P.E.I. Quakers live their faith quietly, peacefully
'It's quite different from most other faith communities'
Did you know there are Quakers on P.E.I.?
The Quaker movement began in England in the 1650s, with Christians who believed in less formal church organization and fewer religious trappings — a more stripped-down, personal relationship with a divine being.
With an over-arching theme of peace and friendship, that movement spread throughout the world and now the Religious Society of Friends has a small but steadfast following on P.E.I.
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"It's always a little difficult to say in a few little, pat words what Quakers believe," said Daphne Davey of Crapaud, the clerk of the P.E.I. Quakers.
"Our whole tenet is to approach life non-violently, without wars," she said, noting many but not all Quakers consider themselves Christian.
Words to live by
There were some Quakers on P.E.I. in the late 1700s, Davey said, but then no recorded Quaker activity until the late 1970s.
The current P.E.I. Quaker worship group began in 1991 and now meets every Sunday afternoon at 1:30 at the Chaplaincy Centre at UPEI. There are about 14 active participants, or "friends" — a number that grows in summer with seasonal residents and visitors. Worship is followed by a potluck meal and time to chat.
You will find many Quakers in the forefront of peace demonstrations.— Daphne Davey
The Quakers live by six principles, what the group calls "testimonies," of simplicity, peace, integrity, community, equality and more recently, stewardship, especially of the environment.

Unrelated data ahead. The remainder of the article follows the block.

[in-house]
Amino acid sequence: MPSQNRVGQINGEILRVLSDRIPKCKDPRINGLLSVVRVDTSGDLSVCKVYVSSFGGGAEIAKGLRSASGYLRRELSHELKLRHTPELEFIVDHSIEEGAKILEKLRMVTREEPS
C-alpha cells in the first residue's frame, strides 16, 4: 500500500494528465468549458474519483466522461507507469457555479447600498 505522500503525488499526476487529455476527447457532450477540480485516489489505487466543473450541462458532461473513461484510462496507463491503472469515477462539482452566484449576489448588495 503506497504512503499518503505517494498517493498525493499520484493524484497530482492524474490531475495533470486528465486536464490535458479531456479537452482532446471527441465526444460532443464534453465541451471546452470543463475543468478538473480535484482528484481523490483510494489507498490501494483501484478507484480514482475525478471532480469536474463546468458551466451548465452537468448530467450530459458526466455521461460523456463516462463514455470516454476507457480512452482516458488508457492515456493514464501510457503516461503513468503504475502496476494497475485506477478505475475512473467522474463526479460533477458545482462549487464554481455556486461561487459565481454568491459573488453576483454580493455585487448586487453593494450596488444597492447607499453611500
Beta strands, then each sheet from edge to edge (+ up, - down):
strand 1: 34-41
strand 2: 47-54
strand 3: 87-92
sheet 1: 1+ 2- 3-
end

Quakers are well known for their involvement in the underground railroad — the secret netowrk that smuggled slaves to free states and Canada in the 1800s. Quakers are firm believers in equality, so abhorred slavery.
Equality of the sexes is practiced as well as preached, Davey said, so at gatherings men will be side by side with women in the kitchen and help raise children — an idea that was extremely radical 300 years ago.
No priest or minister
And their method of worship is not what most Islanders are used to. No minister leads a sermon — Quakers sit facing one other or in a circle, and worship silently, together, for an hour.
Davey, now a senior, found the faith through neighbours in England at age 14.
"The moment I walked into that meeting house, I knew I'd found my spiritual home," she said.
If you didn't realize there is a Quaker Society of Friends on the Island, you're not alone — Quakers quietly try to live their best lives, "rather than spend a lot of time and energy advertising their views and beliefs," Davey said.
"You will find many Quakers in the forefront of peace demonstrations — and of course, they are peaceful participants," Davey said. Many also work on and volunteer for social justice.
You won't be able to tell a Quaker by what they wear, or where they live. Although sometimes confused with Shakers or Amish, Quakers don't live in segregated communities or wear uniform clothing.
"It's quite different from most other faith communities," Davey said, noting the lack of organized heirarchy and the consensus-based group decision-making.
Davey directs anyone who'd like to know more to visit the national website Quaker.ca, where you can even ask Quakers questions.
Anyone is welcome to come to the Quaker meeting Sundays at UPEI, Davey said.
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